4. Reservoirs of water, such as natural or constructed shallow basins along roads which capture runoff, earth structures that lead water into aquifers (underground streams), rock or clay-lined underground basins.

5. Other man-made structures. These include cisterns (household or community sized clay, stone, or concrete tanks, check dams (small structures that impede water movement in a stream), and conventional dams.

How to Obtain New Water. In many arid regions water can be obtained from wells. The depth of the well necessary to obtain water may vary a few to thousands of feet. Water in wells is either fossil (stored over impermeable layers for thousands of years), or from water that has entered the soil from rain, and is therefore stored rainwater. Both sources of water are limited and can be exhausted.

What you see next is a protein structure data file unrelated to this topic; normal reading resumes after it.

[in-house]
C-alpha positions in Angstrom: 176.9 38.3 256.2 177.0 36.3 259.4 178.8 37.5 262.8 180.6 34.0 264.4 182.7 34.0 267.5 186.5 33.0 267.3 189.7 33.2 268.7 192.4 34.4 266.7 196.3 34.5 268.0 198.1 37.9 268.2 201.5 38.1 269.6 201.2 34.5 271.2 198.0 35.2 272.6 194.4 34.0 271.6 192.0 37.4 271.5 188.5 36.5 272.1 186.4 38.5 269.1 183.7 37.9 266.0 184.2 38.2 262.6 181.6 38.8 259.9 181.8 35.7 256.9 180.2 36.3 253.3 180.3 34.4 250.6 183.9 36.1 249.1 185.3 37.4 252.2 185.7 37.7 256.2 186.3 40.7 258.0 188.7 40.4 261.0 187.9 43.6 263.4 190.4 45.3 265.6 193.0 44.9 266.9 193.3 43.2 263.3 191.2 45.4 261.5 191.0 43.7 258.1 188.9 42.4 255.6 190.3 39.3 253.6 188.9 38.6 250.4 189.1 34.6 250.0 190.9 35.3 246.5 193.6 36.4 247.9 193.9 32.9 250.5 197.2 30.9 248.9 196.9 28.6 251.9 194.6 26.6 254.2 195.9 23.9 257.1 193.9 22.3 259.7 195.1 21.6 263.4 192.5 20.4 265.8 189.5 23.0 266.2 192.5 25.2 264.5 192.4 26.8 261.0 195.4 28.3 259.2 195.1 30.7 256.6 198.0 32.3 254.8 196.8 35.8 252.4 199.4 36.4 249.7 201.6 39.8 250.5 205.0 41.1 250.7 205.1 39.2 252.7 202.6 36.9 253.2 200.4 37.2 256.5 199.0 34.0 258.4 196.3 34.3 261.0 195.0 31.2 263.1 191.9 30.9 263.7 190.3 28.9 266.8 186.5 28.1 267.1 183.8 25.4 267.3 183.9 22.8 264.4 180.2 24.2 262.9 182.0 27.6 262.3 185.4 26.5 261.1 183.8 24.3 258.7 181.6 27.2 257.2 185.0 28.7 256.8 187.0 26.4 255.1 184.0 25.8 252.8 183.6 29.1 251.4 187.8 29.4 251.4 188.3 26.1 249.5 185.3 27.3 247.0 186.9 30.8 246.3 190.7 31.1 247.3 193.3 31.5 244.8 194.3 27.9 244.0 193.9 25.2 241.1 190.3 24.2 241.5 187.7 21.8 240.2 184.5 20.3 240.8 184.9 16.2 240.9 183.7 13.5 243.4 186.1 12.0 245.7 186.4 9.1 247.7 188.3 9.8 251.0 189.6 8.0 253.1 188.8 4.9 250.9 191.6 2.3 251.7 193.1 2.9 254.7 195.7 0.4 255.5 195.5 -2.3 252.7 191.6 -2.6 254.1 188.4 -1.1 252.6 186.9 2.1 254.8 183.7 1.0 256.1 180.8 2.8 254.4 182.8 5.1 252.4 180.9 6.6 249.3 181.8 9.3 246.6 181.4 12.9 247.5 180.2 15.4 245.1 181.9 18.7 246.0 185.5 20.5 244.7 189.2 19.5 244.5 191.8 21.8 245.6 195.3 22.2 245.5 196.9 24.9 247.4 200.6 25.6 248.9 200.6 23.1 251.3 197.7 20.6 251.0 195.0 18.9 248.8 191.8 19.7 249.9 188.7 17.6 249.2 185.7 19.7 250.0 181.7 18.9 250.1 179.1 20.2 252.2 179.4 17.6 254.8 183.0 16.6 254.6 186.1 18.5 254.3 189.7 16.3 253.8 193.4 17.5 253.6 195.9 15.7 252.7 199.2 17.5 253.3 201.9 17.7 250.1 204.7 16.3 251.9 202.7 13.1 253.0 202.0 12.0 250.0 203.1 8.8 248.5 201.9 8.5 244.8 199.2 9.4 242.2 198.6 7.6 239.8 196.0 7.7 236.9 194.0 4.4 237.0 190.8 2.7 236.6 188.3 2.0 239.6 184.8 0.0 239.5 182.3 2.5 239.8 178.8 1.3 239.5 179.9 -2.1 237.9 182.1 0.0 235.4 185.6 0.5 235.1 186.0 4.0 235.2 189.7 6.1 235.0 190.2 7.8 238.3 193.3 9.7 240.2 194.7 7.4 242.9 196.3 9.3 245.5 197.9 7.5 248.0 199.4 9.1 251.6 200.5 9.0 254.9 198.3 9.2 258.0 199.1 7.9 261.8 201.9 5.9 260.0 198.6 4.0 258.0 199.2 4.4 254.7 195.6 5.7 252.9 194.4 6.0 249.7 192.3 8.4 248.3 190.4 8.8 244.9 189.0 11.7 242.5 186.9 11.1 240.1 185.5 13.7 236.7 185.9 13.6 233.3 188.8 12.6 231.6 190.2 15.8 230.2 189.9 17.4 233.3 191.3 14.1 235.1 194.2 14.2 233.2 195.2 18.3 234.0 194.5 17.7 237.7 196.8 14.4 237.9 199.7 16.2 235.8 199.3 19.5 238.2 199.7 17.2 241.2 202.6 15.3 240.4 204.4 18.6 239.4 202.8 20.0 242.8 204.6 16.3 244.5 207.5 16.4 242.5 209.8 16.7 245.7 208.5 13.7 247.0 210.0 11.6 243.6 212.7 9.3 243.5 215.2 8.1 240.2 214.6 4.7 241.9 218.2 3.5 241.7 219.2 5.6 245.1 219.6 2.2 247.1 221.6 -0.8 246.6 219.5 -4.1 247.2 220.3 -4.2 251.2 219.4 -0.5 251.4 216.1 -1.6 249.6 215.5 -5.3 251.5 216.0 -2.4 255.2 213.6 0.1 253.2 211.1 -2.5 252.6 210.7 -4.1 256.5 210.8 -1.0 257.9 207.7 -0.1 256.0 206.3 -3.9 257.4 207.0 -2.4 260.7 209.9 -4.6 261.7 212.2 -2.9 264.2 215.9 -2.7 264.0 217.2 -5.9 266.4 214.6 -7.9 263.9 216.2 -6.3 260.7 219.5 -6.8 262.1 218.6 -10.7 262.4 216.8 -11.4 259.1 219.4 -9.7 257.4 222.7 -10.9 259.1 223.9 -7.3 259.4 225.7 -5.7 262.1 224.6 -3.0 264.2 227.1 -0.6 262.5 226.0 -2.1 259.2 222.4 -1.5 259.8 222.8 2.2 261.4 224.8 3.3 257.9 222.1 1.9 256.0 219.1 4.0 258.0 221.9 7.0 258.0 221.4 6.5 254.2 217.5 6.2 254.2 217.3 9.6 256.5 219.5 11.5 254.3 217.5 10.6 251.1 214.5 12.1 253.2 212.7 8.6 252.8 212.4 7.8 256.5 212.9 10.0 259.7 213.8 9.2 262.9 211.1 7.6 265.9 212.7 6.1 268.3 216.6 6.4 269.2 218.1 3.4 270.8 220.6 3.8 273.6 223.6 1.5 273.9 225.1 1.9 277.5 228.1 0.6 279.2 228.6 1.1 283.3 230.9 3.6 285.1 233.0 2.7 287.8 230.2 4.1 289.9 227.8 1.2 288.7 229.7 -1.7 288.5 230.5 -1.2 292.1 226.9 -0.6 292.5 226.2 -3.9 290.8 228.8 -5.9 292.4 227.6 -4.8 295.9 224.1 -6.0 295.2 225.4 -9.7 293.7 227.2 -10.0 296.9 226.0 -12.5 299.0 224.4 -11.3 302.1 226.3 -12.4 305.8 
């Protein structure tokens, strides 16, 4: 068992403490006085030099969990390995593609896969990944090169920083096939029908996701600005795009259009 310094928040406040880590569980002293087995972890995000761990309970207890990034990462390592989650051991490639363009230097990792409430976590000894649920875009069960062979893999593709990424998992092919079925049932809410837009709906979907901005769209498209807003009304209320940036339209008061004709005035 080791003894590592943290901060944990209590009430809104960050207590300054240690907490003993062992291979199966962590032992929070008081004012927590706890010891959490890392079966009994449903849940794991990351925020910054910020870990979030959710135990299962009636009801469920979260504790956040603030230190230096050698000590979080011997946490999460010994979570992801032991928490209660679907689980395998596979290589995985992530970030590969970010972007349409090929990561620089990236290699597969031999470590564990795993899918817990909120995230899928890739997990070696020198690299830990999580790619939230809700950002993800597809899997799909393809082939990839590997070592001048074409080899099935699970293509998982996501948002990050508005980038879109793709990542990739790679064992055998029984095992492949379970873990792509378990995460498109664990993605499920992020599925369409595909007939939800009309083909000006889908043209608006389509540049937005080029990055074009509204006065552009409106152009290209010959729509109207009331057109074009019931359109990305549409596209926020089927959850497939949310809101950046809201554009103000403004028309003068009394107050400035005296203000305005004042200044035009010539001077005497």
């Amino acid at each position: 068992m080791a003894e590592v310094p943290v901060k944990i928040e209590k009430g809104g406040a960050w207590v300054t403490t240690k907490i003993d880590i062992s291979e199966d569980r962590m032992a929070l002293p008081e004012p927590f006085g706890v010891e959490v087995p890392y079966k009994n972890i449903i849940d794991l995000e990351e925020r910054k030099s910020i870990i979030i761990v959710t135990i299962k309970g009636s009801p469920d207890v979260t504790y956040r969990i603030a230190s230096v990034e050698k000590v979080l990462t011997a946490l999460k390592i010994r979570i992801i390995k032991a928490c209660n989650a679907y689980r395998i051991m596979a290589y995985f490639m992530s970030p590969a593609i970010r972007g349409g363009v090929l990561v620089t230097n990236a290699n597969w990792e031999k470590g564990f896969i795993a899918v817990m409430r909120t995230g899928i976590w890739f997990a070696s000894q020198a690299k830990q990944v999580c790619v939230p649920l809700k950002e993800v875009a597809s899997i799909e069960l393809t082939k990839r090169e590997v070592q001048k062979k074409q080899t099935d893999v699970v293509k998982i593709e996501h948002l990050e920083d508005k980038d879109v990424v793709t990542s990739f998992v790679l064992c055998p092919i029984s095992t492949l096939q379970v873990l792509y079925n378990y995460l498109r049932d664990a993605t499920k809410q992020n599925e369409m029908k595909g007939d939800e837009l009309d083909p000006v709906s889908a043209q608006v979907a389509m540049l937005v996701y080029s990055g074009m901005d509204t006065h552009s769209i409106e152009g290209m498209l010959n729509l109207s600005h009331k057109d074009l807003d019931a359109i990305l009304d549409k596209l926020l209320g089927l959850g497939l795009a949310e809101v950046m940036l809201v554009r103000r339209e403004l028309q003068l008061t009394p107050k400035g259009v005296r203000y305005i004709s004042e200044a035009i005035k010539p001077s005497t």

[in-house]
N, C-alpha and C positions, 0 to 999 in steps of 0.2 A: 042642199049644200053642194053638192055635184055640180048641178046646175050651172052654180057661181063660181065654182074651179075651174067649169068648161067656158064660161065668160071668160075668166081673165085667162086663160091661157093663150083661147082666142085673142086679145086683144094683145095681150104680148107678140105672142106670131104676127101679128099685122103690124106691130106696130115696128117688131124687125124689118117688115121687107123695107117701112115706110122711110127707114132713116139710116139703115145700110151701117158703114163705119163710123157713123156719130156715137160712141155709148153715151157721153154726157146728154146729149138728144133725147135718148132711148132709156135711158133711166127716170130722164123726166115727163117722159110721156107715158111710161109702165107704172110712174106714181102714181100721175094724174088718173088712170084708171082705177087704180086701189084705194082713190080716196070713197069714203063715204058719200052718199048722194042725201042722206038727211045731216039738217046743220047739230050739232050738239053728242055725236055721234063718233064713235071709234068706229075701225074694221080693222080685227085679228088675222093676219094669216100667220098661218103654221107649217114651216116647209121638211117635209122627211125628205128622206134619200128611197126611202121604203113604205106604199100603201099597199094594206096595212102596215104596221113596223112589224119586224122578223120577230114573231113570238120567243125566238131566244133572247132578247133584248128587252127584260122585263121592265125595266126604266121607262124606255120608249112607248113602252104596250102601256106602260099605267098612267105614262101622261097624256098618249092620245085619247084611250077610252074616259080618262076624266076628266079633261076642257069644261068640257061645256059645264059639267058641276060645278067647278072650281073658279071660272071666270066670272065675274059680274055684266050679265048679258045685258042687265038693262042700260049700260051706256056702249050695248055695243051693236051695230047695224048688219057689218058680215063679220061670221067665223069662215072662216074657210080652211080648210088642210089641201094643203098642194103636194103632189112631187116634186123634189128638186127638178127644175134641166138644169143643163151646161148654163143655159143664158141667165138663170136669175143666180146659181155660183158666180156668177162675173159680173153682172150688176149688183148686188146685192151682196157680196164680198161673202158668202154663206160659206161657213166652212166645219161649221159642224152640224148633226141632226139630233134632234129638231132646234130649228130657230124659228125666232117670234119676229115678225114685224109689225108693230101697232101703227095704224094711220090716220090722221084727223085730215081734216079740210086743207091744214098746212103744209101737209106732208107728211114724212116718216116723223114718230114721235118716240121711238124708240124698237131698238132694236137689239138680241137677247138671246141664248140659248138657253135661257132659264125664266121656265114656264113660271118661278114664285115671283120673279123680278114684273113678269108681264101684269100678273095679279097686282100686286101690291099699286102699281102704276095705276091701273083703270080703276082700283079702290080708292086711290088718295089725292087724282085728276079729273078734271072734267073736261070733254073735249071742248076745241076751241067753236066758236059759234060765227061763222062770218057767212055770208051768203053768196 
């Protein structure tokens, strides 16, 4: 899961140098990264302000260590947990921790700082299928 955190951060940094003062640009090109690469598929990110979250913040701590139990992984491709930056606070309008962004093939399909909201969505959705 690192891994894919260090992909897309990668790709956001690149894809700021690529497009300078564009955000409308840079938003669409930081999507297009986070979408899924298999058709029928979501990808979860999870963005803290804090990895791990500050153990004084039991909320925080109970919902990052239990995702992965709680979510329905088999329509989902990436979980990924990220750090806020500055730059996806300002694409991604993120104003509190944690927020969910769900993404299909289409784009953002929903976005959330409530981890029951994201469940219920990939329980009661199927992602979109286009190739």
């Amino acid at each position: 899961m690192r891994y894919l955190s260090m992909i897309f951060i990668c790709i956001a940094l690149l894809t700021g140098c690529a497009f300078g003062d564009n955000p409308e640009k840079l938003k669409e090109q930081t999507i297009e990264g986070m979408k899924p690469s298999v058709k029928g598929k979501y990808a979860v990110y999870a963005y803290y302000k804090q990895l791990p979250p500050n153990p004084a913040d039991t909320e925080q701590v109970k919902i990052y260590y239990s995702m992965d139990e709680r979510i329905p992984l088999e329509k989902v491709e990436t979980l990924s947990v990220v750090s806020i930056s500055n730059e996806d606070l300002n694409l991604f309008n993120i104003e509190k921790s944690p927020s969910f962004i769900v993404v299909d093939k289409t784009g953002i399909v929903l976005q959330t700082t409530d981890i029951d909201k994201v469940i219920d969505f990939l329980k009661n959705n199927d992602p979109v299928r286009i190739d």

New water is also obtained by condensation from the air, either onto metal screens or plastic (the principle of the solar still) or onto foliage. Ingenious systems can be developed to capture this condensation. This source of water depends on nighttime temperatures that lower to the point of condensation.

How to Conserve Existing Water. Water that is conserved is just as valuable as water that is obtained, and conservation is one of the best strategies for arid zones. There are many techniques, here presented only as lists.

At the level of the home: Reduce water use in the home. Capture gray water (from kitchen and bath) for later use in the garden. Use overflow from septic tanks to irrigate trees.

On the farm or garden: Reduce evaporation with windbreaks and light shade. Plant in the best soil, and lead runoff water to it. Plant in furrows, pits, or swales. Establish plants in a nursery in pots, when feasible, for later transplanting. Keep the soil rich in organic material. Use drought resistant crops or varieties, when possible. Maximize use of trees that produce food in arid regions. Plant during appropriate seasons. Use mulch, but not in excess. Irrigate efficiently (usually the most efficient system is drip irrigation). Keep weeds down. Eliminate crop plants as soon as they finish producing.